90° panorama of the Hughes H-4 Hercules as currently seen in the Evergreen Aviation & Space Museum. Photo by Gregg M. Erickson

90° panorama of the Hughes H-4 Hercules as currently seen in the Evergreen Aviation & Space Museum. Photo by Gregg M. Erickson

The world-class air museum developed by Evergreen International Aviation founder Del Smith may be in for some painful losses in the wake of the apparent collapse of Smith’s network of for-profit operation.The McMinnville, Oregon, museum housing Howard Hughes’ mammoth H-4 Hercules (better known as the “Spruce Goose”) is facing financial scrutiny, and the ownership of the historic airplane is in question.First envisioned by Capt. Michael King Smith, son of Evergreen International Aviation founder Delford Smith, the Evergreen Aviation and Space Museum is the realization of his dream. The museum began with a small collection of vintage aircraft in a hangar at headquarters and was called the Evergreen Museum.Several Evergreen companies, founded and owned by Smith, include a water park and an air-and-space museum. Managers say the attractions will remain open. But the Oregon Department of Justice is investigating them for alleged commingling of funds between Evergreen’s profit and nonprofit arms, and Smith may have put up some of the planes in the museum as collateral being claimed by creditors.

With displays ranging from the elegant aeronautic designs of two unknown bike mechanics – Orville and Wilbur Wright – to an actual Lockheed SR-71 Blackbird that can fly at speeds of over 2,000 miles per hour – the Evergreen Aviation & Space Museum located in McMinnville, Oregon, has a little something for everyone.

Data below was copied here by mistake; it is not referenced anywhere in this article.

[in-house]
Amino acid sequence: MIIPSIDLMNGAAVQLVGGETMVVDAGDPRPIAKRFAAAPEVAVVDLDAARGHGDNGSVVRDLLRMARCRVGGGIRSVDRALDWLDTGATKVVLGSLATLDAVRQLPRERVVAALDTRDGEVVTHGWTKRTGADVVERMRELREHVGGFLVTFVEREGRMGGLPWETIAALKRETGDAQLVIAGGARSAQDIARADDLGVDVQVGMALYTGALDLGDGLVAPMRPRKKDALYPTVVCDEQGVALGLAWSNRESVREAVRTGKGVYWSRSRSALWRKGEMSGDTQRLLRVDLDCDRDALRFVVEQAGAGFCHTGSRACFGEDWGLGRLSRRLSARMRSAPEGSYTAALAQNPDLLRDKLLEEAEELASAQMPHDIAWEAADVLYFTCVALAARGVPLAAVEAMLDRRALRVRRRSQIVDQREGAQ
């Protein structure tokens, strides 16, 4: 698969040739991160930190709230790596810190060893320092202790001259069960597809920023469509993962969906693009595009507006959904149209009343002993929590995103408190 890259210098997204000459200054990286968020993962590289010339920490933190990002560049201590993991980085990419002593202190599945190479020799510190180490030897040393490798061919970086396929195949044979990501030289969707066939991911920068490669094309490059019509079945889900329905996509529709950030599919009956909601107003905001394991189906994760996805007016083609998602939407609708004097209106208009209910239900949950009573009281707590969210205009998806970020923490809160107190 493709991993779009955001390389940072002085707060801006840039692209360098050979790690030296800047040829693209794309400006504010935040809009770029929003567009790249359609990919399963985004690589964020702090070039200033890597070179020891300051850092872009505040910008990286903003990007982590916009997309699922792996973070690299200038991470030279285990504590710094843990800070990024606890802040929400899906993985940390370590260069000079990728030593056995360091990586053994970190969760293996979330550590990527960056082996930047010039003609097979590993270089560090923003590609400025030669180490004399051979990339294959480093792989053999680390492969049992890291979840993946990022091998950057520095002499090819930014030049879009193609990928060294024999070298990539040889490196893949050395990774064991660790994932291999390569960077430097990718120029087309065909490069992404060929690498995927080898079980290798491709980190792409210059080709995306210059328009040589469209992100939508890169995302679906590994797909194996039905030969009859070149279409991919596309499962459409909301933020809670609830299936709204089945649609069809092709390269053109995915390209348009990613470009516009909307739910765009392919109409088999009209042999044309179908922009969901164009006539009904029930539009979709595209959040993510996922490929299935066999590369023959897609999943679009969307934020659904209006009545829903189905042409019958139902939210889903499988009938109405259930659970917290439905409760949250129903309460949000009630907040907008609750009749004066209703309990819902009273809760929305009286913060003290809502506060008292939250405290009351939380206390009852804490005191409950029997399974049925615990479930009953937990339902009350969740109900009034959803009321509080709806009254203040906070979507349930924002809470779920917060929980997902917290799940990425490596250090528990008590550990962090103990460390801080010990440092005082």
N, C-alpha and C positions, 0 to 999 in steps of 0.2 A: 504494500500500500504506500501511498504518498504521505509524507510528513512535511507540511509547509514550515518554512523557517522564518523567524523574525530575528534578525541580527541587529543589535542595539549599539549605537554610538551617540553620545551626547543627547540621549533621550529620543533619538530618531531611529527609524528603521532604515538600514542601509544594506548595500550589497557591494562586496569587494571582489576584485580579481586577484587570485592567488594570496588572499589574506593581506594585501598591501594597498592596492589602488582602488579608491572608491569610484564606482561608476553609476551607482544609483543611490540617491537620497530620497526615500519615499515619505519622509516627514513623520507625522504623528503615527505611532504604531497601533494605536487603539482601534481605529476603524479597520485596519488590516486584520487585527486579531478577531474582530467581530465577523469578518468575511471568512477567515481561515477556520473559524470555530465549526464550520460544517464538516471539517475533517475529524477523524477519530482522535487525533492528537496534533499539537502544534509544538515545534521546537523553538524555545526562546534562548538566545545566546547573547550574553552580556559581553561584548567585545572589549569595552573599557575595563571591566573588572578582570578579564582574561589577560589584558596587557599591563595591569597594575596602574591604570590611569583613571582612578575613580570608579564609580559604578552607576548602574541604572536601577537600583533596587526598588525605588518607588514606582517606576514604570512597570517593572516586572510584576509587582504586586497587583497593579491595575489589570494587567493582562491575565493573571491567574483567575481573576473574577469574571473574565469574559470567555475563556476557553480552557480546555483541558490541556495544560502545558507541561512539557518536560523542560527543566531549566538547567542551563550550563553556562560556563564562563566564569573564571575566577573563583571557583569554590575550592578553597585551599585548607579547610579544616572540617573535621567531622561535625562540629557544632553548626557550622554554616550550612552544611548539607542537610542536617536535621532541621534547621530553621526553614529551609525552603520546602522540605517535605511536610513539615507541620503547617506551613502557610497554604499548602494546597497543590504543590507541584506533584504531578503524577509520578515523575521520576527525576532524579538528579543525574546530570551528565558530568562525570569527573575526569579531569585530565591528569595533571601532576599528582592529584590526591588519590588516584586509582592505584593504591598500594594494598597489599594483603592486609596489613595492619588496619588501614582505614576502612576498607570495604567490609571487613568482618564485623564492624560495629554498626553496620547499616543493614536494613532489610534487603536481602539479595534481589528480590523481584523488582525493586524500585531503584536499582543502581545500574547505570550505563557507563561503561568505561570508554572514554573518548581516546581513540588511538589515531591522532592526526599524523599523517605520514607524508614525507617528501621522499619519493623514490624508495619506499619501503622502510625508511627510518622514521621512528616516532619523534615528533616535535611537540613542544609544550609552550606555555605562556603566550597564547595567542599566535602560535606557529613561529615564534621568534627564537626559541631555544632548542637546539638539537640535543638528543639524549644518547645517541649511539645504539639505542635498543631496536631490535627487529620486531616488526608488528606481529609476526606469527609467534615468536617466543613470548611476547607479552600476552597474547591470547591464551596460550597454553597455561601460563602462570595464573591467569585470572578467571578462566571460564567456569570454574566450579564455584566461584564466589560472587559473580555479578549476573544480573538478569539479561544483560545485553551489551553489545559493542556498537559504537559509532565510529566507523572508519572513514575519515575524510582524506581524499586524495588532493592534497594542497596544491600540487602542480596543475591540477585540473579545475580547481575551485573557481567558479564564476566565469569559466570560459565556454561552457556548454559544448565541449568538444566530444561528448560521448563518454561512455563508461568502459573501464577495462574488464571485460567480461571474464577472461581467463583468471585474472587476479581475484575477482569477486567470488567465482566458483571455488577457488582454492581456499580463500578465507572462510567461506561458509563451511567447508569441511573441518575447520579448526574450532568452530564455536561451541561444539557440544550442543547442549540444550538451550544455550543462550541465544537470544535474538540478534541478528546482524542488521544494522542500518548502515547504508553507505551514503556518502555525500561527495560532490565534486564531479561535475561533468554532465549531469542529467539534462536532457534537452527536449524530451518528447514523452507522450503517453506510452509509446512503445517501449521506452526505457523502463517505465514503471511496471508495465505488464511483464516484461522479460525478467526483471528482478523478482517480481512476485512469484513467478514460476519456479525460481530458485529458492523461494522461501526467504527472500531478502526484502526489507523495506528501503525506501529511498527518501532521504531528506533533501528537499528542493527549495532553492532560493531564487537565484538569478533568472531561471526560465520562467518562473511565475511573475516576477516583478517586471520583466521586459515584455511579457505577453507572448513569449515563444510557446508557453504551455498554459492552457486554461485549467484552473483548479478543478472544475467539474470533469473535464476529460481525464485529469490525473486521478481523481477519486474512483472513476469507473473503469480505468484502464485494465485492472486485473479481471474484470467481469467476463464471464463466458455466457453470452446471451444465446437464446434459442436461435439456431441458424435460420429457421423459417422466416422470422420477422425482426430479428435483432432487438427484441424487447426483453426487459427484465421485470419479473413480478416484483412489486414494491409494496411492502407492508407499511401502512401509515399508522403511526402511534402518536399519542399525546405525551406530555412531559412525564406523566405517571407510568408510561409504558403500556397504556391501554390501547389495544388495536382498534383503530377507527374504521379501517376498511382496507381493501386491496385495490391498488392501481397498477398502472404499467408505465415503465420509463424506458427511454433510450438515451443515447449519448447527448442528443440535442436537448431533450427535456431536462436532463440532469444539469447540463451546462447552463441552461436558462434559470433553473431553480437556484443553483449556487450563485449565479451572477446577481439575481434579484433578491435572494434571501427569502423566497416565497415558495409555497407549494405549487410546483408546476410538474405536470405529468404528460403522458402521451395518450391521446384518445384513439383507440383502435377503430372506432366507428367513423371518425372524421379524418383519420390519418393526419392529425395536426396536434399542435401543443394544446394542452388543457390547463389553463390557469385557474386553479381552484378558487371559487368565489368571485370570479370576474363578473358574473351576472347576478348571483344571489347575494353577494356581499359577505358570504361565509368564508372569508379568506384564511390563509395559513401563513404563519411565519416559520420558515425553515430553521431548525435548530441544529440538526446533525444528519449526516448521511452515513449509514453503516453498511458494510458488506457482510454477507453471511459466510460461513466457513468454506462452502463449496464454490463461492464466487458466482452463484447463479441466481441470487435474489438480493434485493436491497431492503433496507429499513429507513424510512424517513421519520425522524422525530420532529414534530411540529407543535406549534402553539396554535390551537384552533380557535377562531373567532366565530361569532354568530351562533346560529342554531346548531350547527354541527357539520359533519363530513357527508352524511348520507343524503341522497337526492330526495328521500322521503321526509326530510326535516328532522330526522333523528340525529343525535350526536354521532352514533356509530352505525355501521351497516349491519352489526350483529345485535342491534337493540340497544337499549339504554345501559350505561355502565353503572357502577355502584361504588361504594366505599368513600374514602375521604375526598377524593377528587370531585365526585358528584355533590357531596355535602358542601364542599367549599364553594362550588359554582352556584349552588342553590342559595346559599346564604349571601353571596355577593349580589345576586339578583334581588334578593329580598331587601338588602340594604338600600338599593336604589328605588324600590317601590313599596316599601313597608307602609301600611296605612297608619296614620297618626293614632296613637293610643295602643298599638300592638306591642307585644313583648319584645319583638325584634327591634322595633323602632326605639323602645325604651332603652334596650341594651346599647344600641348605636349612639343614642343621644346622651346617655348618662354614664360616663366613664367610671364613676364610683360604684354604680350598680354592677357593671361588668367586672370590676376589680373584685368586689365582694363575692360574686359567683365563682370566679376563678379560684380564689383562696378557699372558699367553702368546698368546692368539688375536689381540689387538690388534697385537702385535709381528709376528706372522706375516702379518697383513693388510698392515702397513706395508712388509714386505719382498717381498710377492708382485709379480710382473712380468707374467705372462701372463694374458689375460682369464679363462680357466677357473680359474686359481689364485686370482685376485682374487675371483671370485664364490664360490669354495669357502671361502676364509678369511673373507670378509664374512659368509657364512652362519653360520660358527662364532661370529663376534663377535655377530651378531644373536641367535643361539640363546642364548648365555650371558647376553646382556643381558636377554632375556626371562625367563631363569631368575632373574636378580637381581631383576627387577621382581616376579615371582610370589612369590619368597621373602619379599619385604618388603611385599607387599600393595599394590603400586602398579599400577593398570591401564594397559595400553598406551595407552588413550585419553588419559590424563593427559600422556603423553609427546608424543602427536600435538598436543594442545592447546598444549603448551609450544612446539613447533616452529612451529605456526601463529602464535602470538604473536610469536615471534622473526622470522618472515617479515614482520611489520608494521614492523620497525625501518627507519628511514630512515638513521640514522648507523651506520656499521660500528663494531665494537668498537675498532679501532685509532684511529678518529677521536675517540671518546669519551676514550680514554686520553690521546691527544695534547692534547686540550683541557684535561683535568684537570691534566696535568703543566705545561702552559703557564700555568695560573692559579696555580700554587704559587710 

Giant_Plane_ComparisonThe centerpiece of these aeronautic breakthroughs is the original Spruce Goose. Built entirely of wood due to wartime restrictions on metals, this massive airplane stands as a symbol of American industry during World War II.The Hughes H-4 Hercules (also known as the “Spruce Goose“; registration NX37602) is a prototype heavy transport aircraft designed and built by the Hughes Aircraft company. The aircraft made its only flight on November 2, 1947, and the project never advanced beyond the single example produced. Built from wood because of wartime restrictions on the use of aluminum and concerns about weight, its critics nicknamed it the “Spruce Goose”, despite it being made almost entirely of birch rather than spruce.The Hercules is the largest flying boat ever built and has the largest wingspan of any aircraft in history.

As reported on Flying Mag ,though the popular belief is that the museum bought the Spruce Goose for $1, apparently Smith agreed to pay its previous owner $500,000 over 20 years, plus a share of the museum profits. An attorney for the Aero Club of Southern California claims the museum still owes $50,000. Museum director Larry Wood told reporters he was unaware of the debt.
While it’s possible the Aero Club could repossess the giant, eight-engine wooden flying boat, its fate would be in question.

 

 

 

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  1. Pingback: What's the future for the Hughes H-4 Hercules and The Evergreen Aviation Museum ? - WAR HISTORY ONLINE

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